By Jamie Reeves / www.divinecaroline.com
Would you believe it if I told you my daughter has already started with that self-bashing all women are guilty of—”I don’t like my hair. I wish it was darker. I wish it was longer.” And she is only six and a half. And this is my girl. My girl who, in my eyes, is absolutely perfect in every way.
When I was contacted in November (yes, I’m painfully slow at getting around to these things) by a representative with Dove’s Campaign for Real Beauty about the findings from Real Girls, Real Pressure: A National Report on the State of Self-Esteem, I agreed to help spread the word because as a mother to two young girls and as someone who has struggled with her own self-confidence demons, this was a topic that hit home. This time of year women, especially, are prone to the “does this make me look fat” talk and the stocking up on Lean Cuisines, myself included. I mean, I can’t tell you how many times I’ve wanted to fling our digital scales into the trash can since the numbers staring back at me every morning just can’t be right. While it’s important to place value on a healthy diet and fitness, it’s also important to step back and look at the signals we send our daughters about the traits we value in ourselves and others.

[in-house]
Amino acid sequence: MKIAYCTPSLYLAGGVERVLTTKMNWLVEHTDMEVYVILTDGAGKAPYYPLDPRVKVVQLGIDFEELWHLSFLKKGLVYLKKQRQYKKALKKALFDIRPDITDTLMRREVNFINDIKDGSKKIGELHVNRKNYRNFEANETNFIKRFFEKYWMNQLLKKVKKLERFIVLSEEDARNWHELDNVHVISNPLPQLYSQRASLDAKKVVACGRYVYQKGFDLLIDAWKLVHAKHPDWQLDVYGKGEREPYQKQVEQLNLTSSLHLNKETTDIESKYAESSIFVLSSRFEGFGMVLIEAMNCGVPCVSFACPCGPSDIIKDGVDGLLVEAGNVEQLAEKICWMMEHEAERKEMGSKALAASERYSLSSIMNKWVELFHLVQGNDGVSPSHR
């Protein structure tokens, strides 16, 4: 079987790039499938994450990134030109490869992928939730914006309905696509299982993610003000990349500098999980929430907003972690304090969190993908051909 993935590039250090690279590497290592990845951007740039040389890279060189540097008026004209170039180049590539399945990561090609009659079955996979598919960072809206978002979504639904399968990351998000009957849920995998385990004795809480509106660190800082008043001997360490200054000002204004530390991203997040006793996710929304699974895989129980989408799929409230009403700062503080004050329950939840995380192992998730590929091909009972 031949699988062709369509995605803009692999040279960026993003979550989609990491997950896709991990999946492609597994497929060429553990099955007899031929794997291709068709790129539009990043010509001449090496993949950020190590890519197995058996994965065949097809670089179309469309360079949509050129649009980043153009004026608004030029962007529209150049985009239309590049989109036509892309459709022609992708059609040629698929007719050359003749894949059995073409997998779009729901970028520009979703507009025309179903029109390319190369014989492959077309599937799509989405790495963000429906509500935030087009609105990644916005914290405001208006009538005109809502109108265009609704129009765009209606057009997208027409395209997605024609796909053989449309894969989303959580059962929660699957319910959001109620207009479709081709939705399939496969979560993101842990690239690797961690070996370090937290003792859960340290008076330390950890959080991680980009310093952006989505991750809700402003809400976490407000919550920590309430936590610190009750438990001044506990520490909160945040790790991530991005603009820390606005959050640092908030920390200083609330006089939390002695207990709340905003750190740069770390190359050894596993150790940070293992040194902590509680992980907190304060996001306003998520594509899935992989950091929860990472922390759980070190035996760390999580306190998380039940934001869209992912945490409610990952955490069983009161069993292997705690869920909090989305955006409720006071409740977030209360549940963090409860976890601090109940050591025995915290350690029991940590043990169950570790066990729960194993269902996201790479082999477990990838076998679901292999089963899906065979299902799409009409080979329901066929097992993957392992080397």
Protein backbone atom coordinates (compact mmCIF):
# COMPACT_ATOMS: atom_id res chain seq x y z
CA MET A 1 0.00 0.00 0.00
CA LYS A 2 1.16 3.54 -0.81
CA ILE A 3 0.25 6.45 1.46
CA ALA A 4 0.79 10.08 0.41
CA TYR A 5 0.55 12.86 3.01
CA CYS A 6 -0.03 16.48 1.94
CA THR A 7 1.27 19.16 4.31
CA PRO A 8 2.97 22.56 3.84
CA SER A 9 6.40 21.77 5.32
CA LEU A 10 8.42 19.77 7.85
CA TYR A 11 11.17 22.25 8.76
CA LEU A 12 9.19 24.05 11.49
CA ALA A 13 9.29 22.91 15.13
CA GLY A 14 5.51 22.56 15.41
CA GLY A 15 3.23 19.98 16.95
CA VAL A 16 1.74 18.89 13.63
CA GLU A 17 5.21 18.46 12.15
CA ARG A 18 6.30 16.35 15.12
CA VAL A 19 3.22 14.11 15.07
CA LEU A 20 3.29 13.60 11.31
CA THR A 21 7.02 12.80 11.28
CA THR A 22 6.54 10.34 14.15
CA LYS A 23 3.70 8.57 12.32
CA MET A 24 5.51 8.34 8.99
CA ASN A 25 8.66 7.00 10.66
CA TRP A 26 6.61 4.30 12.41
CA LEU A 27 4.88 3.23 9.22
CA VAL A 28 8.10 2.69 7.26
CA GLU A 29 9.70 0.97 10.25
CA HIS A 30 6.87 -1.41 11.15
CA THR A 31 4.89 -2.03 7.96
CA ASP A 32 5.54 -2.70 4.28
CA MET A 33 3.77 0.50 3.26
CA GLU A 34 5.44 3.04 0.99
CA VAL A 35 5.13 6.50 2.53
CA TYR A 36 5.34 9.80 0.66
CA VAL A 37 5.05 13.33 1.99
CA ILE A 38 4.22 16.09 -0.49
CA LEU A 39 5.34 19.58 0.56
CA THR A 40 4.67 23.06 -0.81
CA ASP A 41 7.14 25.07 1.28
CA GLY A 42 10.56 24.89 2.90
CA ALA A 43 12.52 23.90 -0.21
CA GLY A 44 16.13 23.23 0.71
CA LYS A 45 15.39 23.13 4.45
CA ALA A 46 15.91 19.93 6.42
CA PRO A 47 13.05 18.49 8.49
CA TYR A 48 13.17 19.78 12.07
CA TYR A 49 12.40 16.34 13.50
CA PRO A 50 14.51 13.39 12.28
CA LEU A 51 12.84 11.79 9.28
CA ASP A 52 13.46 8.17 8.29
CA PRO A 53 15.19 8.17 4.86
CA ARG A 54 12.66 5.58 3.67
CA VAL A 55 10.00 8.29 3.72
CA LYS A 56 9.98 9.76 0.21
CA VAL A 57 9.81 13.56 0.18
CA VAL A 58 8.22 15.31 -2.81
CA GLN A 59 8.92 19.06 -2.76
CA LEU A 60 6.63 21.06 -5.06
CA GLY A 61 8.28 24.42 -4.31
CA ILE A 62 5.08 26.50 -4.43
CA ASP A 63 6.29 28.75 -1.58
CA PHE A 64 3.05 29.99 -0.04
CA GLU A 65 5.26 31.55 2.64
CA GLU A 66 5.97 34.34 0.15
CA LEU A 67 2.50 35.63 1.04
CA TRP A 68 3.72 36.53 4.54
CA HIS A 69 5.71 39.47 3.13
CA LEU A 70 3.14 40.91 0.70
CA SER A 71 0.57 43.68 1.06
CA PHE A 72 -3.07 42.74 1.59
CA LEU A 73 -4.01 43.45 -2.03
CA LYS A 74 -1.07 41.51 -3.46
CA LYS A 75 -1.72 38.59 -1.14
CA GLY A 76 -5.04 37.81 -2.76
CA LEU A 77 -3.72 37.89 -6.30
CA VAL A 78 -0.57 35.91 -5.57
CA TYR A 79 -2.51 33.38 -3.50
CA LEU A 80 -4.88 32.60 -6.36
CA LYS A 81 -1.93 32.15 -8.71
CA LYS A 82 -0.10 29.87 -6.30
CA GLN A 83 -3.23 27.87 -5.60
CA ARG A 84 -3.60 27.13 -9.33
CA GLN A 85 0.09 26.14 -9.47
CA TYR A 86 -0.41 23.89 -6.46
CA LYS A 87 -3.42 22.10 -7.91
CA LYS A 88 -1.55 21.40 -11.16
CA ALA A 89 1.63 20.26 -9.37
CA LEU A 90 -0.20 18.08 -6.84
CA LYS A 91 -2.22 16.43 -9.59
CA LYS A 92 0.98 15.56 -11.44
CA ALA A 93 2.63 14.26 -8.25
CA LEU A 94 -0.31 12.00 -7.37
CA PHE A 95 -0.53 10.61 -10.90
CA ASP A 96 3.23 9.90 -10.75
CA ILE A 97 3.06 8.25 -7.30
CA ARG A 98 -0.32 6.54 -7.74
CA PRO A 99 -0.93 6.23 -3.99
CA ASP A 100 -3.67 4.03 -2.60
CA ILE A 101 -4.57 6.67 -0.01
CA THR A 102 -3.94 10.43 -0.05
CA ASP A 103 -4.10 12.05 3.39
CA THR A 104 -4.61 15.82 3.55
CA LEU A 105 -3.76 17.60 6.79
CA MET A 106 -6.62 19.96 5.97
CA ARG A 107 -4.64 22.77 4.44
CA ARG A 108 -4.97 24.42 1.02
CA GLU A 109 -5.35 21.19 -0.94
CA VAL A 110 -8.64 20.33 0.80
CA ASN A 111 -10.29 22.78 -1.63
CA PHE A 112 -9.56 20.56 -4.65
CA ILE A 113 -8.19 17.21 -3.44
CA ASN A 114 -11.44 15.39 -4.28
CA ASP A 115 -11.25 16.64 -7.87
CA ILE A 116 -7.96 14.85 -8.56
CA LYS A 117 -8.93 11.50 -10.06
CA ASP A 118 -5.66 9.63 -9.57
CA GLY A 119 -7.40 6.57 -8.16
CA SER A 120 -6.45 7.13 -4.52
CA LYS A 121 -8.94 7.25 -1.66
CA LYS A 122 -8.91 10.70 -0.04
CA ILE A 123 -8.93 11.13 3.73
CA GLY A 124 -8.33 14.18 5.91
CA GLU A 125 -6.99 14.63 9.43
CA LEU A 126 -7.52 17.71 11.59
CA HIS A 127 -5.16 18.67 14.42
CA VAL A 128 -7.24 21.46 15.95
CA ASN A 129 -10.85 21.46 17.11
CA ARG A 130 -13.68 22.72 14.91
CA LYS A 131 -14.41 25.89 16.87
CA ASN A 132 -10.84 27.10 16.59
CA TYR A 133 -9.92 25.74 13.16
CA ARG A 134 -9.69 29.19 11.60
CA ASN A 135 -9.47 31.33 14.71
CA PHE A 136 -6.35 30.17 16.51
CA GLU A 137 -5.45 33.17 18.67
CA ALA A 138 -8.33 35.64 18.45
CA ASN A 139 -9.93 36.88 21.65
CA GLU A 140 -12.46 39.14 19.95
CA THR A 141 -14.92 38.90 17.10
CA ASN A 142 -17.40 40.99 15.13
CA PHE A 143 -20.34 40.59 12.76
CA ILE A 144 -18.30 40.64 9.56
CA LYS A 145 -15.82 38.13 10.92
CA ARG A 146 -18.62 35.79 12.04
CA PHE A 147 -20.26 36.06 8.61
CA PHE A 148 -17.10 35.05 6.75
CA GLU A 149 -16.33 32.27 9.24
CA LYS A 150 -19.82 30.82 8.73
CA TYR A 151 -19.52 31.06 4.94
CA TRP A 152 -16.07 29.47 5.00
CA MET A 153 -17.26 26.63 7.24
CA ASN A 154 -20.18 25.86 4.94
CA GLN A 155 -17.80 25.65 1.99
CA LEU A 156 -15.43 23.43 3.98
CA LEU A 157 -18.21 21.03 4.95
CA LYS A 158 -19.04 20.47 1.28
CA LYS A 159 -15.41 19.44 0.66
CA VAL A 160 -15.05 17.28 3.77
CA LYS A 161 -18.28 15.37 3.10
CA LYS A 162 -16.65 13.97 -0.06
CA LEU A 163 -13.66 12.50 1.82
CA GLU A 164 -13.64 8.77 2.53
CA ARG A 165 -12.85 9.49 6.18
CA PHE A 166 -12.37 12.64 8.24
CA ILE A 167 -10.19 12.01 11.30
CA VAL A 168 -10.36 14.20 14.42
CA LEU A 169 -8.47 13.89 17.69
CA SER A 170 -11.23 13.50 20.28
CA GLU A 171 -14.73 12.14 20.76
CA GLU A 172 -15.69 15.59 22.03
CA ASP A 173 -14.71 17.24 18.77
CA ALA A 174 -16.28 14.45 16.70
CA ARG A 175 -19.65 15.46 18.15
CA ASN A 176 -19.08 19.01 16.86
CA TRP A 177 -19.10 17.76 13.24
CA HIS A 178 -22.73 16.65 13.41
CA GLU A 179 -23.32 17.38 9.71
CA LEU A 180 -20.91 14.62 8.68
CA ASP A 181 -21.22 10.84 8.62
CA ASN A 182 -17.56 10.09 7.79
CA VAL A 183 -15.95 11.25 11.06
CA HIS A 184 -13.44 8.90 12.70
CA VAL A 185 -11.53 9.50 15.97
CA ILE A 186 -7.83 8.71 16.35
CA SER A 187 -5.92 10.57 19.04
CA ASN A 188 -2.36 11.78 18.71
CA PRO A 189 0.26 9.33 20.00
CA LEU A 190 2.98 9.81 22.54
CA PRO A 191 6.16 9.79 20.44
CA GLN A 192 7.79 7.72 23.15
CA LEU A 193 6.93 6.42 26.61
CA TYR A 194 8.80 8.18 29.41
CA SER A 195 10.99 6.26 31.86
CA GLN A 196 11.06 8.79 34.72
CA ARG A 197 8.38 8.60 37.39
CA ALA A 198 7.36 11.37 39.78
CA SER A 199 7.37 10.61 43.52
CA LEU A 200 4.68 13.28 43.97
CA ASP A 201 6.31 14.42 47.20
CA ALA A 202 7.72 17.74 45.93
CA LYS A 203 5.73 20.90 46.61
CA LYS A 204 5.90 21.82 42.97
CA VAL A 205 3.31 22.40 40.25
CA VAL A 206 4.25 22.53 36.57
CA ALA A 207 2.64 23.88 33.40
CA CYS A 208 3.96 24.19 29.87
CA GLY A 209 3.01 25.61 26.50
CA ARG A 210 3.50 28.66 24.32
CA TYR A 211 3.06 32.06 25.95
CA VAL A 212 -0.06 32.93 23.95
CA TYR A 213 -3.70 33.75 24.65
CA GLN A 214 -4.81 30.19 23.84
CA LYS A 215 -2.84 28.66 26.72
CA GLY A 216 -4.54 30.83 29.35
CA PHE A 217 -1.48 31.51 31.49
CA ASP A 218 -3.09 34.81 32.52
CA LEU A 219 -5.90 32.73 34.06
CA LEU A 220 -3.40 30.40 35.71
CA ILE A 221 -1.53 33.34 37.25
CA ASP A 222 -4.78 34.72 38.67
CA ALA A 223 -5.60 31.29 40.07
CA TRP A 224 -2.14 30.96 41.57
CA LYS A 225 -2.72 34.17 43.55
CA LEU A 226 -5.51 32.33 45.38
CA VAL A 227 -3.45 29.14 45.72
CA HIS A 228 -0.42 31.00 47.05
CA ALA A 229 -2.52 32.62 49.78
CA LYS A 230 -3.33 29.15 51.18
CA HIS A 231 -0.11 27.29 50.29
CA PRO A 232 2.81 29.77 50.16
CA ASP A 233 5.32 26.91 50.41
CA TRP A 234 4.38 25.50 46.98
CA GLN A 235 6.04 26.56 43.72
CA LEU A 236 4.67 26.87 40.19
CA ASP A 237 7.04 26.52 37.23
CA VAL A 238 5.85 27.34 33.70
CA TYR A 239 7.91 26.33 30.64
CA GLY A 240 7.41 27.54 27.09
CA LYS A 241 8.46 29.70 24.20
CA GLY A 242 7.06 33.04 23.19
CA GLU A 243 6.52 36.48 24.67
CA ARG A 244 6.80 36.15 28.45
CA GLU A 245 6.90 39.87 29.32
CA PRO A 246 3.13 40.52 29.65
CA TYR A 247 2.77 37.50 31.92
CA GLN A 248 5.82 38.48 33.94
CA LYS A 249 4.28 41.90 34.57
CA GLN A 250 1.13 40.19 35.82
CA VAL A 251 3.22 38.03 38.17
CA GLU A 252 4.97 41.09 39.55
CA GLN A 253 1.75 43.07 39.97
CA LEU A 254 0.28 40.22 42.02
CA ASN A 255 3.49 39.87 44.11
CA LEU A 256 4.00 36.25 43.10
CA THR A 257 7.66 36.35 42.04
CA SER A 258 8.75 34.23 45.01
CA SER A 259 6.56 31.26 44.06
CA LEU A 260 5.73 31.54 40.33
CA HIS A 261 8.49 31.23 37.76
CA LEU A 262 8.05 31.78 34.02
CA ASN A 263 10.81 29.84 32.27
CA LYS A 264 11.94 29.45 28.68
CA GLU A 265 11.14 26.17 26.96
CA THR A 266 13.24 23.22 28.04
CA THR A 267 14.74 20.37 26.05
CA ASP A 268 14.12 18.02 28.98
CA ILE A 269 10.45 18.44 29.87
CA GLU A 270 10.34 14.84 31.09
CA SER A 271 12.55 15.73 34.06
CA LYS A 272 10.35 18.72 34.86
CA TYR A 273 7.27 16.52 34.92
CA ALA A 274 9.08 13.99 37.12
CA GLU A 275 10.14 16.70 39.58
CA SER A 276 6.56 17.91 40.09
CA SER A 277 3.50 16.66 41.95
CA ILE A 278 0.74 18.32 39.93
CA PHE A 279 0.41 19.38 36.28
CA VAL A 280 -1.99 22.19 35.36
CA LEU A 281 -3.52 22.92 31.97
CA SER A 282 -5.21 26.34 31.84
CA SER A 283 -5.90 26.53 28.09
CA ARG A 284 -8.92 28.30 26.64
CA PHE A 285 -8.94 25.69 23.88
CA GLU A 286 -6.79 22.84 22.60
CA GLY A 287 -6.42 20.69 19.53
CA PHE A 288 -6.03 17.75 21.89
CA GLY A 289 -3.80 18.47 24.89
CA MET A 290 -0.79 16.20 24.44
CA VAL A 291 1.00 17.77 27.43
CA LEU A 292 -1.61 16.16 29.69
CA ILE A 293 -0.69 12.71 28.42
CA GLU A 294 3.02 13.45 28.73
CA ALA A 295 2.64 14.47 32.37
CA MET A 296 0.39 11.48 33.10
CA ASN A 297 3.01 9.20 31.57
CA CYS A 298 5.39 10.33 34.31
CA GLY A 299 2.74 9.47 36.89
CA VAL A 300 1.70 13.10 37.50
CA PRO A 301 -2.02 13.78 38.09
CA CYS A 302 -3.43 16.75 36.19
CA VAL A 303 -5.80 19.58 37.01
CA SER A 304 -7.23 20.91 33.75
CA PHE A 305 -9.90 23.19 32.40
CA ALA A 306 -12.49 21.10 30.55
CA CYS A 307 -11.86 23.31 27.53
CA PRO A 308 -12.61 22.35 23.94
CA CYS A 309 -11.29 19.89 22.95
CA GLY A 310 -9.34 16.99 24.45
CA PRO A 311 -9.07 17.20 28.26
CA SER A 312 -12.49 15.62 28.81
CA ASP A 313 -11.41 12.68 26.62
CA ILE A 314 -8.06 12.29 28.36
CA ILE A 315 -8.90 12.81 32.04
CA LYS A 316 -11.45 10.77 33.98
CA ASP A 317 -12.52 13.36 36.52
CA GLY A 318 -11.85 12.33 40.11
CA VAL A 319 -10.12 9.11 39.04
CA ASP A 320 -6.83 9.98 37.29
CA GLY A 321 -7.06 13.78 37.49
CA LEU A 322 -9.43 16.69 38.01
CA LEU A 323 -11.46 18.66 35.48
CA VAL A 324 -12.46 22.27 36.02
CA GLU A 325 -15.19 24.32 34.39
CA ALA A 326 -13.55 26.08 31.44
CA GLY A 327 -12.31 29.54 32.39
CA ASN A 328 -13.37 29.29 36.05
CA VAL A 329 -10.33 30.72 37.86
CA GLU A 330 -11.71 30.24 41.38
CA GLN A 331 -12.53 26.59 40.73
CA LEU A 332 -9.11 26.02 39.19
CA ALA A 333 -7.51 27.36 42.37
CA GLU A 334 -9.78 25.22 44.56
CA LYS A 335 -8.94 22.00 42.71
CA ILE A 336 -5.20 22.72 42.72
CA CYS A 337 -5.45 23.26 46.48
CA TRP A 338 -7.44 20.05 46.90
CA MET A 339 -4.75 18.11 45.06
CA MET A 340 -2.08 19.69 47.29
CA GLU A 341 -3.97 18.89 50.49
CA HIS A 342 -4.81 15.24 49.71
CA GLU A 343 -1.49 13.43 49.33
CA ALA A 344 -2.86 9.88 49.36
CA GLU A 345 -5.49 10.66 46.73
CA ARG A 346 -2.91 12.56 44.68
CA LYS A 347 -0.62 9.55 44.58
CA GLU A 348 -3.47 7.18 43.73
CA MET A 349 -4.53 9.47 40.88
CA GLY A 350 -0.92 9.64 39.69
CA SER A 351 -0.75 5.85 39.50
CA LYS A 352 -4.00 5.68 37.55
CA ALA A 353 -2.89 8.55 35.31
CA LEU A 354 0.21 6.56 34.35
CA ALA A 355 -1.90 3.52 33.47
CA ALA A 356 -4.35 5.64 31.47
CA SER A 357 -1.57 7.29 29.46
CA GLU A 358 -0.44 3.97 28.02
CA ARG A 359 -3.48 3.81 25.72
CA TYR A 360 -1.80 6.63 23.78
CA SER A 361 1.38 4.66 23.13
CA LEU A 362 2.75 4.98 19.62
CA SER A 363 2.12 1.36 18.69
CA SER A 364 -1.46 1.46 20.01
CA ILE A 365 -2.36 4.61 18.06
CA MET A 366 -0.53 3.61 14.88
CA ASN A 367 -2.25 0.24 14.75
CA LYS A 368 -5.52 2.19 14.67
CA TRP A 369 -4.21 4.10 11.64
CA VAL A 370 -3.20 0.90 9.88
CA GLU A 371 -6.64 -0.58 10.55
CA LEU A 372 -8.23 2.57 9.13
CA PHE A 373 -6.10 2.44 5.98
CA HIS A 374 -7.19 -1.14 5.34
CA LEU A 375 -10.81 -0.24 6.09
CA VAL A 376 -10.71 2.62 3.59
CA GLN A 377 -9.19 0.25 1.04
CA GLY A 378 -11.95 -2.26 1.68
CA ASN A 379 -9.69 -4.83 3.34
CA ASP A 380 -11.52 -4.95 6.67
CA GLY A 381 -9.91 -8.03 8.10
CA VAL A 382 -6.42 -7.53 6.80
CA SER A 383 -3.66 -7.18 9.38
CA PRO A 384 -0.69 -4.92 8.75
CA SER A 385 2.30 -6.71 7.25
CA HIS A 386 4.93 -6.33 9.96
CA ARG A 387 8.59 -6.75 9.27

Commissioned by the Dove® Self-Esteem Fund, the study reveals that there is a self-esteem crisis in this country that pervades every aspect of a girl’s life, including her looks, performance in school, and relationships with friends and family members.
The key findings include:
* Seven in ten girls believe they are not good enough or do not measure up in some way, including their looks, performance in school, and relationships with friends and family members
* 57 percent of all girls have a mother who criticizes her own looks
* More than half (57 percent) of all girls say they don’t always tell their parents certain things about them because they don’t want them to think badly of them